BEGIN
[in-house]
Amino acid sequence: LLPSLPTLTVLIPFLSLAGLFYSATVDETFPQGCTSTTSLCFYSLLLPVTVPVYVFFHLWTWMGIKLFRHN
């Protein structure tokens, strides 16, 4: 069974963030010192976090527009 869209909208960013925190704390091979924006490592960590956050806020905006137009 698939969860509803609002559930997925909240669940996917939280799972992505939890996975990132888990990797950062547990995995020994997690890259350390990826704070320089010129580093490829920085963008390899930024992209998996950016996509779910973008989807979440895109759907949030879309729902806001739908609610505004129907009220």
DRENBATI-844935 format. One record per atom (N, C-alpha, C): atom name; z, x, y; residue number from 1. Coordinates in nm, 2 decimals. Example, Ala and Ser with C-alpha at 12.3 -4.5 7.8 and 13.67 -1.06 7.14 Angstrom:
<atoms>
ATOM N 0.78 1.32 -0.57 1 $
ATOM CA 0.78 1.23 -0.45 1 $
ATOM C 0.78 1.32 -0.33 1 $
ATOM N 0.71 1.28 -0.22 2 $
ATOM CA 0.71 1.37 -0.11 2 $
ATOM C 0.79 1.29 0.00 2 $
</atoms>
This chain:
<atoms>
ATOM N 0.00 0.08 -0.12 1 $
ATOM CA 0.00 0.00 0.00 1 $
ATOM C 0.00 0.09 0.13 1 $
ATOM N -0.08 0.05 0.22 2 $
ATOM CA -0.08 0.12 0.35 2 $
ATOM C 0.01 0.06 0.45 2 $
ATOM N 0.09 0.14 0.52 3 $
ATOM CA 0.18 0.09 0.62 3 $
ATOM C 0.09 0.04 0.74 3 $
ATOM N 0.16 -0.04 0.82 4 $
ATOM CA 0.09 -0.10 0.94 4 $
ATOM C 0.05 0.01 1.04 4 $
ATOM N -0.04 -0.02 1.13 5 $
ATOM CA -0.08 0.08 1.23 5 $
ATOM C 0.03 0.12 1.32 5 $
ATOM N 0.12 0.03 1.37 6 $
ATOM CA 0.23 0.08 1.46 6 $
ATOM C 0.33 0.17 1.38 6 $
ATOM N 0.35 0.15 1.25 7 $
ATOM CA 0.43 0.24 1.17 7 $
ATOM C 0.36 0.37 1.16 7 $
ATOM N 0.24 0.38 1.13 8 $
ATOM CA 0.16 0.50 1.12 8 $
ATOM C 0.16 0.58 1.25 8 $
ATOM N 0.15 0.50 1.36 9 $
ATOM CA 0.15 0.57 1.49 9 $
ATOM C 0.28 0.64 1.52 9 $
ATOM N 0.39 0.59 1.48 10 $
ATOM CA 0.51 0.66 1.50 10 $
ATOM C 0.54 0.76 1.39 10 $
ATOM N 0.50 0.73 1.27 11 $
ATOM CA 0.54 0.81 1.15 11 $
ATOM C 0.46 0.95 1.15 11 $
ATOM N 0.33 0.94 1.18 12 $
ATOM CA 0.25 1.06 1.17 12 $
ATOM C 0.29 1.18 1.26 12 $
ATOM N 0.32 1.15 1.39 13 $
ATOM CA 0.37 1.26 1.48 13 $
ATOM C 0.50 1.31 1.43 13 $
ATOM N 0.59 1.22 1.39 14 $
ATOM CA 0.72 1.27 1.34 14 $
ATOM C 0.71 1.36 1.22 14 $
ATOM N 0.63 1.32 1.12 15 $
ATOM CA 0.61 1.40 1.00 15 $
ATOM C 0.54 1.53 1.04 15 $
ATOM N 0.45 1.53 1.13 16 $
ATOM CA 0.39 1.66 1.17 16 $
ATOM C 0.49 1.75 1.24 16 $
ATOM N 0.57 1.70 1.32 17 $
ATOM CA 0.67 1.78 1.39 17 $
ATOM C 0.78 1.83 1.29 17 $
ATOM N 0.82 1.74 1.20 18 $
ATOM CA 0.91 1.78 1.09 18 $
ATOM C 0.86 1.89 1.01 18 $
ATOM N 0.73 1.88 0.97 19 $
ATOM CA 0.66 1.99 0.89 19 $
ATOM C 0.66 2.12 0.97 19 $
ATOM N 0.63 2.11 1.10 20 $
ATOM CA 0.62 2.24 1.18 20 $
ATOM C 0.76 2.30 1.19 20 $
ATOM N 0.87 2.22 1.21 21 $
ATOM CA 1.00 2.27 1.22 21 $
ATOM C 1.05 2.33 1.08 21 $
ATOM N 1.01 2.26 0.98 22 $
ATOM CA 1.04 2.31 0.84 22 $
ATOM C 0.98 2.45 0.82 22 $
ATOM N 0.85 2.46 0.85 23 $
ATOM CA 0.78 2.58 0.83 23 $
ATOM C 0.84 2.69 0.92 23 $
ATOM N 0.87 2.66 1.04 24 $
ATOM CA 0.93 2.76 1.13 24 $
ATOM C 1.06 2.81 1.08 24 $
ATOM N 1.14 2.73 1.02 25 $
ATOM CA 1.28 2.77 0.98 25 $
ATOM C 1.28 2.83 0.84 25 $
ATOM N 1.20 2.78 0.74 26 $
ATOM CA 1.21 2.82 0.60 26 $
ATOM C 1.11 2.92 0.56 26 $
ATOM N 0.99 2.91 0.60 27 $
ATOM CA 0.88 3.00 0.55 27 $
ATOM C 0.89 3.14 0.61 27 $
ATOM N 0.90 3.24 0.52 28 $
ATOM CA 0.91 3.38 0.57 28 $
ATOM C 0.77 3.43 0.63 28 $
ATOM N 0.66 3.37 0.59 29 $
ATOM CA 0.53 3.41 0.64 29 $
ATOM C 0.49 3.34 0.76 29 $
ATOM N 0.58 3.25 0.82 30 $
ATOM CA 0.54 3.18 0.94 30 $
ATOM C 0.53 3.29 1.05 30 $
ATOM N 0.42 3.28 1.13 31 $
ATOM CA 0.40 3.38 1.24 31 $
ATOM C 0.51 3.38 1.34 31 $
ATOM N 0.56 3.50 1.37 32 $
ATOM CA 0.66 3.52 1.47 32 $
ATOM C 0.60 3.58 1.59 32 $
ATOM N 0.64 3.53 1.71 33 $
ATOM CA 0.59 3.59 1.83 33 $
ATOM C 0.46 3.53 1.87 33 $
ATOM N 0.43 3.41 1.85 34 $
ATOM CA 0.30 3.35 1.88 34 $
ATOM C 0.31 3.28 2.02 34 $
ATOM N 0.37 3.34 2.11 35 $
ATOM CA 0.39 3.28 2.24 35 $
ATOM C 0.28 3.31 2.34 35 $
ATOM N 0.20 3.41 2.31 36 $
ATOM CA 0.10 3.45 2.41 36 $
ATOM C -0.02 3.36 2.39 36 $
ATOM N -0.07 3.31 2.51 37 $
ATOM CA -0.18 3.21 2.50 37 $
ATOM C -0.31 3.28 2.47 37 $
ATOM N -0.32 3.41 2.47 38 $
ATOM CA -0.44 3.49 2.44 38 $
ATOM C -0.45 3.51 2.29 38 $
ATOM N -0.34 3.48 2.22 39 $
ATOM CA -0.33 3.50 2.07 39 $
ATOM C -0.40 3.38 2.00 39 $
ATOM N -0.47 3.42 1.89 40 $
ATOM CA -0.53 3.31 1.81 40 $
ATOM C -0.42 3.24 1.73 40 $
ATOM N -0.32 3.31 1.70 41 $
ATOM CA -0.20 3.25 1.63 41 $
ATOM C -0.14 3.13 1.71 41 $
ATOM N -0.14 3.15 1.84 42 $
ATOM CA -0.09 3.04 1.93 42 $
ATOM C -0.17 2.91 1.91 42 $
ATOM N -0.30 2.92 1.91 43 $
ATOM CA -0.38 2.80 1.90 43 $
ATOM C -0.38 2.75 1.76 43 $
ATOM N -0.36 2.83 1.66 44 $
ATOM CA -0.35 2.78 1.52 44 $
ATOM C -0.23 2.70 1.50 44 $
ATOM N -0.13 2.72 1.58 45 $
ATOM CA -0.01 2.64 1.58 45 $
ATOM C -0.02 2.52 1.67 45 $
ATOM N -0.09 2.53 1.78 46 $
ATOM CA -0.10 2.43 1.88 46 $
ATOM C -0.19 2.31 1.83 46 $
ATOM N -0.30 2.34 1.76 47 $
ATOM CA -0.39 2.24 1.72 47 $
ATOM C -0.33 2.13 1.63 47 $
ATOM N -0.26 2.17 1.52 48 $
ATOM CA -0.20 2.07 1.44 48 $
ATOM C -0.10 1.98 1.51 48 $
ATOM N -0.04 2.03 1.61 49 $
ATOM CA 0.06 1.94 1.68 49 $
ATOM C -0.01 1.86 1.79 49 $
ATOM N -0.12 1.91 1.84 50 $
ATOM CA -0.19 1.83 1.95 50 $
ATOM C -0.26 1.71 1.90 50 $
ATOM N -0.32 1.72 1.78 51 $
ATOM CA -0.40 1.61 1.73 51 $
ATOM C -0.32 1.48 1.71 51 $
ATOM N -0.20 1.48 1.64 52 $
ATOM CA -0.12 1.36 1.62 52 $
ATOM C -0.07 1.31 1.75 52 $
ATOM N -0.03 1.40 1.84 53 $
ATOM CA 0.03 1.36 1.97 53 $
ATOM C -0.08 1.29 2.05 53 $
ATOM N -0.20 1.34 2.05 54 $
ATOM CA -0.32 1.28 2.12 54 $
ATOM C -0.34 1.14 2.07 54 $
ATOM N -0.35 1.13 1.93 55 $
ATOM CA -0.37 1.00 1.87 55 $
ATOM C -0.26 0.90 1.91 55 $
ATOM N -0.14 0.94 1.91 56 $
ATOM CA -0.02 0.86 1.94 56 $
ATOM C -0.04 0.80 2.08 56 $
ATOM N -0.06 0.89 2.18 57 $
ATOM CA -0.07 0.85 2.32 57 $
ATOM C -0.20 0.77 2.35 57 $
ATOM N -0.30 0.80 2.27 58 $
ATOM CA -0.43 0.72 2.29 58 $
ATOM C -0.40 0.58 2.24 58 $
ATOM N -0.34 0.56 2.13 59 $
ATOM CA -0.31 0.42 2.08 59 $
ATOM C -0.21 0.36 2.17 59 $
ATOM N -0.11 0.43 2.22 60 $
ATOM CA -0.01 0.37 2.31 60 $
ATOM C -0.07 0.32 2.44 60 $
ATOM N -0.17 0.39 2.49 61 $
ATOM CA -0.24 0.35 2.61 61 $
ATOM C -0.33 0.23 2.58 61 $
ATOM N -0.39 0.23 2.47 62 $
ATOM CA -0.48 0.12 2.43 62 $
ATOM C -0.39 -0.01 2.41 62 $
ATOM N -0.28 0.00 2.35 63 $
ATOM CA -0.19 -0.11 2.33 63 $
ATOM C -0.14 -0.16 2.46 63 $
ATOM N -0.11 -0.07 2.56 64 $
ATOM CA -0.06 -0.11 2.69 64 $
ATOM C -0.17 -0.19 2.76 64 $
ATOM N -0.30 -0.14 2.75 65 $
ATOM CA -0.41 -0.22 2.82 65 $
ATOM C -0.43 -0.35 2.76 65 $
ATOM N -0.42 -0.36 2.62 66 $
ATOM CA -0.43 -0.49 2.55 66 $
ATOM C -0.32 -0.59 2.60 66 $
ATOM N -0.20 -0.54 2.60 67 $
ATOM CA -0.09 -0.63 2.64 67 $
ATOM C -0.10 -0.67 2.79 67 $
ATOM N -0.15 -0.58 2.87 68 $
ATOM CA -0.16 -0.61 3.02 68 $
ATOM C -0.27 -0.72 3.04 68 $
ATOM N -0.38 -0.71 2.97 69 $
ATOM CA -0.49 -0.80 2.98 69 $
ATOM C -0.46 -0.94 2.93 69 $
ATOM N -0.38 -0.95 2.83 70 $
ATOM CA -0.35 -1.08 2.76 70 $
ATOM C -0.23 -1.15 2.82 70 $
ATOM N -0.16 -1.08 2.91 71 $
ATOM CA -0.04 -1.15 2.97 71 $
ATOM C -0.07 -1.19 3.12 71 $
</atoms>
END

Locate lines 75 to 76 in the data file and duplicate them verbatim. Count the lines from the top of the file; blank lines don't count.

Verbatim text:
ATOM N 0.87 2.22 1.21 21 $
ATOM CA 1.00 2.27 1.22 21 $